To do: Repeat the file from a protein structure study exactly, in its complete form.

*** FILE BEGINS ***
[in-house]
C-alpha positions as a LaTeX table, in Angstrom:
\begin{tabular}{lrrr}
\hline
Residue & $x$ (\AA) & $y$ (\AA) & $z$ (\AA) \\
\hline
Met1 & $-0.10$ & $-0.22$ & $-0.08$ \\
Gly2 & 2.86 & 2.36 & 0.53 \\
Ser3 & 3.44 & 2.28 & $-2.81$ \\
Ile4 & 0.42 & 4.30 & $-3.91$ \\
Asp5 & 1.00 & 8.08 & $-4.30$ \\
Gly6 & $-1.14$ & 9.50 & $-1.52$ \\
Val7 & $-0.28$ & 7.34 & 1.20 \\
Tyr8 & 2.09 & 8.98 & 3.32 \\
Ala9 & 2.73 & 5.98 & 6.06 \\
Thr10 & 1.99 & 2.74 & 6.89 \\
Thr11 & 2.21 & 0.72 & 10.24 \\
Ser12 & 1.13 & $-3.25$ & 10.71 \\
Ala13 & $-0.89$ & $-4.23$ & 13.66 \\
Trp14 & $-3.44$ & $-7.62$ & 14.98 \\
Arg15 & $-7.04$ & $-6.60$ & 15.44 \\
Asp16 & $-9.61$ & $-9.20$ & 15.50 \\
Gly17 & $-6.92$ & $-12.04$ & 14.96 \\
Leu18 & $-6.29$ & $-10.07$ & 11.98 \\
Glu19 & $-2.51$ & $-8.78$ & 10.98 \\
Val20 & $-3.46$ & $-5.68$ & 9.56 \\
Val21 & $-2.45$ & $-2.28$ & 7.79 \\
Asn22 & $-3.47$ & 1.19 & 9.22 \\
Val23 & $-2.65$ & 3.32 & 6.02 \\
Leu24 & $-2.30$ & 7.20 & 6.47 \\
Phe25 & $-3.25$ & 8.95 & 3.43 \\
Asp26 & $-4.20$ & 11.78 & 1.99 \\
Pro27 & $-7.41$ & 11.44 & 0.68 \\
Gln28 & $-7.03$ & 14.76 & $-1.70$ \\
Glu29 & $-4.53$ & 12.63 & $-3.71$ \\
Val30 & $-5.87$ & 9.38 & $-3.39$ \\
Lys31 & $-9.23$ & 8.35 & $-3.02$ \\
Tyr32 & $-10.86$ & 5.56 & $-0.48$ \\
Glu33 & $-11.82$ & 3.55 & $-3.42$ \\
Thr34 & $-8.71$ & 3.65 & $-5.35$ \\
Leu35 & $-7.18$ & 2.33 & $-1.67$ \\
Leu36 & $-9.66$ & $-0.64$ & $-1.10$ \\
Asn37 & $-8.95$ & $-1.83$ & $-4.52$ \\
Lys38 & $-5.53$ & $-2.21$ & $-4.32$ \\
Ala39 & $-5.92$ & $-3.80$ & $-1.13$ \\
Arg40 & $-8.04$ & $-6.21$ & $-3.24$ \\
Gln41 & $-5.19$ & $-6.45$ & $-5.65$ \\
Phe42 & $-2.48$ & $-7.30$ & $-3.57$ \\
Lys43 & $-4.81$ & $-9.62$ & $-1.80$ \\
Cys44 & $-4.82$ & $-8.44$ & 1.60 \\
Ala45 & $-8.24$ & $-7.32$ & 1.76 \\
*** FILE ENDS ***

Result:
[in-house]
C-alpha positions as a LaTeX table, in Angstrom:
\begin{tabular}{lrrr}
\hline
Residue & $x$ (\AA) & $y$ (\AA) & $z$ (\AA) \\
\hline
Met1 & $-0.10$ & $-0.22$ & $-0.08$ \\
Gly2 & 2.86 & 2.36 & 0.53 \\
Ser3 & 3.44 & 2.28 & $-2.81$ \\
Ile4 & 0.42 & 4.30 & $-3.91$ \\
Asp5 & 1.00 & 8.08 & $-4.30$ \\
Gly6 & $-1.14$ & 9.50 & $-1.52$ \\
Val7 & $-0.28$ & 7.34 & 1.20 \\
Tyr8 & 2.09 & 8.98 & 3.32 \\
Ala9 & 2.73 & 5.98 & 6.06 \\
Thr10 & 1.99 & 2.74 & 6.89 \\
Thr11 & 2.21 & 0.72 & 10.24 \\
Ser12 & 1.13 & $-3.25$ & 10.71 \\
Ala13 & $-0.89$ & $-4.23$ & 13.66 \\
Trp14 & $-3.44$ & $-7.62$ & 14.98 \\
Arg15 & $-7.04$ & $-6.60$ & 15.44 \\
Asp16 & $-9.61$ & $-9.20$ & 15.50 \\
Gly17 & $-6.92$ & $-12.04$ & 14.96 \\
Leu18 & $-6.29$ & $-10.07$ & 11.98 \\
Glu19 & $-2.51$ & $-8.78$ & 10.98 \\
Val20 & $-3.46$ & $-5.68$ & 9.56 \\
Val21 & $-2.45$ & $-2.28$ & 7.79 \\
Asn22 & $-3.47$ & 1.19 & 9.22 \\
Val23 & $-2.65$ & 3.32 & 6.02 \\
Leu24 & $-2.30$ & 7.20 & 6.47 \\
Phe25 & $-3.25$ & 8.95 & 3.43 \\
Asp26 & $-4.20$ & 11.78 & 1.99 \\
Pro27 & $-7.41$ & 11.44 & 0.68 \\
Gln28 & $-7.03$ & 14.76 & $-1.70$ \\
Glu29 & $-4.53$ & 12.63 & $-3.71$ \\
Val30 & $-5.87$ & 9.38 & $-3.39$ \\
Lys31 & $-9.23$ & 8.35 & $-3.02$ \\
Tyr32 & $-10.86$ & 5.56 & $-0.48$ \\
Glu33 & $-11.82$ & 3.55 & $-3.42$ \\
Thr34 & $-8.71$ & 3.65 & $-5.35$ \\
Leu35 & $-7.18$ & 2.33 & $-1.67$ \\
Leu36 & $-9.66$ & $-0.64$ & $-1.10$ \\
Asn37 & $-8.95$ & $-1.83$ & $-4.52$ \\
Lys38 & $-5.53$ & $-2.21$ & $-4.32$ \\
Ala39 & $-5.92$ & $-3.80$ & $-1.13$ \\
Arg40 & $-8.04$ & $-6.21$ & $-3.24$ \\
Gln41 & $-5.19$ & $-6.45$ & $-5.65$ \\
Phe42 & $-2.48$ & $-7.30$ & $-3.57$ \\
Lys43 & $-4.81$ & $-9.62$ & $-1.80$ \\
Cys44 & $-4.82$ & $-8.44$ & 1.60 \\
Ala45 & $-8.24$ & $-7.32$ & 1.76 \\